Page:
From our Sumatran tiger conservation volunteering holiday in Indonesia

The past few days have been busy. We had one overnight trip camping out in the jungle and surveying cells further upriver, as well as surveys in cells closer to the station. There has been a lot of rain upriver and the Subayang River rose as high as it does during the wet season, making it impossible for us to reach the furthest upstream survey cell. Giant logs were coming down the now rapid river and the illegal logging activities were sent into a flurry, with people trying to utilise the high water levels to transport their booty. “It is heartbreaking to see how much illegal logging is taking place, right out in the open” says Claire Howell from the UK. The buffer zone is a beehive of activity with the constant noise of chainsaws going, trees falling, men dragging logs down towards the river, and boats transporting long trains of logs. “We are currently lobbying the government in Jakarta to upgrade the Rimbang Bailing Wildlife Reserve to National Park status” explains Febri, the WWF tiger scientist, “if it gets National Park status, there will be a lot more resources available and the illegal activities in both the buffer zone and inside the reserve can be better policed.”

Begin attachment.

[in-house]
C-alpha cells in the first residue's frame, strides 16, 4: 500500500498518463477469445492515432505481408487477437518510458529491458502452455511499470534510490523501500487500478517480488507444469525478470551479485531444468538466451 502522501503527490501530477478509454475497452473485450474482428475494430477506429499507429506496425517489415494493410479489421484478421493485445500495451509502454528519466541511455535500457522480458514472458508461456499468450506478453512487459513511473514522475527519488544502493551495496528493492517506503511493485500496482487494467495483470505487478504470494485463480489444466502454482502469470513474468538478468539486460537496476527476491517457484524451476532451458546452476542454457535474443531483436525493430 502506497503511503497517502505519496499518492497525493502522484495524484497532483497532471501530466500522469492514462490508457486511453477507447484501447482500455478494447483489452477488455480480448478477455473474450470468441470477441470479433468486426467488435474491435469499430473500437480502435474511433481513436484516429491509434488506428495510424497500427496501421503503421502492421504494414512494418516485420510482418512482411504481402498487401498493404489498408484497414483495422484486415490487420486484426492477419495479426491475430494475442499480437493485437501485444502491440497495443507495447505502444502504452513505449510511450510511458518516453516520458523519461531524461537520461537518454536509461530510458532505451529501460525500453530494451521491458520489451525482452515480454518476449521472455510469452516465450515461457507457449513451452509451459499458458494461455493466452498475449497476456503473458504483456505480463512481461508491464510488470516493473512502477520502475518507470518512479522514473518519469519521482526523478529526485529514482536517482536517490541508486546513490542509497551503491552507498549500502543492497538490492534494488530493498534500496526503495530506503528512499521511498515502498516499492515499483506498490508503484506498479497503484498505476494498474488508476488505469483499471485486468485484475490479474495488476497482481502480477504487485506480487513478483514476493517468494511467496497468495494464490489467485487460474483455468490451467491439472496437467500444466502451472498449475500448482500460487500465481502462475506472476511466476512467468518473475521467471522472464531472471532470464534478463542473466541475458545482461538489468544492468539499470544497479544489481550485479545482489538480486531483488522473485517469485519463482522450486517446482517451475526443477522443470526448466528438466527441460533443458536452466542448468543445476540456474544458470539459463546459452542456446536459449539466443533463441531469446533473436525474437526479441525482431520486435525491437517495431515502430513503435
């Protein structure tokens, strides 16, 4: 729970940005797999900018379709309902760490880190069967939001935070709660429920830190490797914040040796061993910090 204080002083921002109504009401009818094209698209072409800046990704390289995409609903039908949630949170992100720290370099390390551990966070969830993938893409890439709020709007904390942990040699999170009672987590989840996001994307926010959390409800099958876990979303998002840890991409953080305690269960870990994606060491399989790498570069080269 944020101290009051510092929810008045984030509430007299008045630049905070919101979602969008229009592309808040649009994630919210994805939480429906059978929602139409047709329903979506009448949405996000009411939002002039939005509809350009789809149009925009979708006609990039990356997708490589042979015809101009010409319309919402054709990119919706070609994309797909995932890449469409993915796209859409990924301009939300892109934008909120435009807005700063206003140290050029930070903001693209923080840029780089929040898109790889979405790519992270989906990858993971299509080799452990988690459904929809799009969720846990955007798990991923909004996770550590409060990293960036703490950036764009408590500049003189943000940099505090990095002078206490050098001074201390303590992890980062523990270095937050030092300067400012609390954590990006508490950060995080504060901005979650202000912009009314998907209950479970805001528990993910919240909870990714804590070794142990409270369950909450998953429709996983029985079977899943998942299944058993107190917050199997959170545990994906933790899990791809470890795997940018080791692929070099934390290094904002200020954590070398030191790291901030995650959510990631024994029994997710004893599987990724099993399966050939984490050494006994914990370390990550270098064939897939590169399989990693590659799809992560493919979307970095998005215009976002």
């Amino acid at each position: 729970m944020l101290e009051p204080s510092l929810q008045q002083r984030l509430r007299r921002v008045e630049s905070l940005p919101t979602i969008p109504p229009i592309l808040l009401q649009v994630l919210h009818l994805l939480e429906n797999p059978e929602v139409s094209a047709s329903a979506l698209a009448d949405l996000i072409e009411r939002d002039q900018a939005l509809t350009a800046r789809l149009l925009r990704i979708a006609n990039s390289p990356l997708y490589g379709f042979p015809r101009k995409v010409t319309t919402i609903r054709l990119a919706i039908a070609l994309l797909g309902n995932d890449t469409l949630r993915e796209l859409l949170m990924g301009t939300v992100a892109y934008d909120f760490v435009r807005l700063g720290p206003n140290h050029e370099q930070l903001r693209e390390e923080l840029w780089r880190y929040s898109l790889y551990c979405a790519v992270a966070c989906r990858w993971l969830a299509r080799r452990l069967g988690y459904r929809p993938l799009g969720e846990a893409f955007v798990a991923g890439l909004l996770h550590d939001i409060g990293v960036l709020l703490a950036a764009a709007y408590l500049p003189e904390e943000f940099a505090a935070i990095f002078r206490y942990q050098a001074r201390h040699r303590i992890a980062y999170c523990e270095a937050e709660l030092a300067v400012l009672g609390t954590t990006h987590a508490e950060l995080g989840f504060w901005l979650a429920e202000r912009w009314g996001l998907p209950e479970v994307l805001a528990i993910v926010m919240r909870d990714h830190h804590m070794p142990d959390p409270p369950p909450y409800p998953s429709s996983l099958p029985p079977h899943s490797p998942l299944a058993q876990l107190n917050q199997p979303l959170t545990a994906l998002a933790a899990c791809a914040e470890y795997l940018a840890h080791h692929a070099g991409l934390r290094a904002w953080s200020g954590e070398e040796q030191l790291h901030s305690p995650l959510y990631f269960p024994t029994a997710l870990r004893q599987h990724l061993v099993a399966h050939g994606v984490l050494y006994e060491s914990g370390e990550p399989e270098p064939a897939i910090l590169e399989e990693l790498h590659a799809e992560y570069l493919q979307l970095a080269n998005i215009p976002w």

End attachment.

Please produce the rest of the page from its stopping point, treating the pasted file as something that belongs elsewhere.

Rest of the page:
The team also attended a local ceremony. The community in Tanjug Belit village believes a bad spirit is residing at the local waterfall and that this spirit is responsible for a recent accident there. To appease the spirit, a water buffalo was sacrificed followed by the biannual opening of one of the sacred ponds. The scared ponds are a part of the river, which is closed to fishing apart from twice a year when fishing is allowed for one day only. We watched as men pulled up large catfish much to the delight of the surrounding boats. In the afternoon after the fishing had concluded, we hosted a group of eleven children at the research station, educating them about conservation and playing games. “Today was a game changer for me“ says expeditioner Matt from the USA. “Seeing how welcoming the community is, them wanting us to be part of their ceremonies, and meeting the kids who all seem to care a great deal about the environment really gave me a lot of hope for the future of Rimbang Bailing.”

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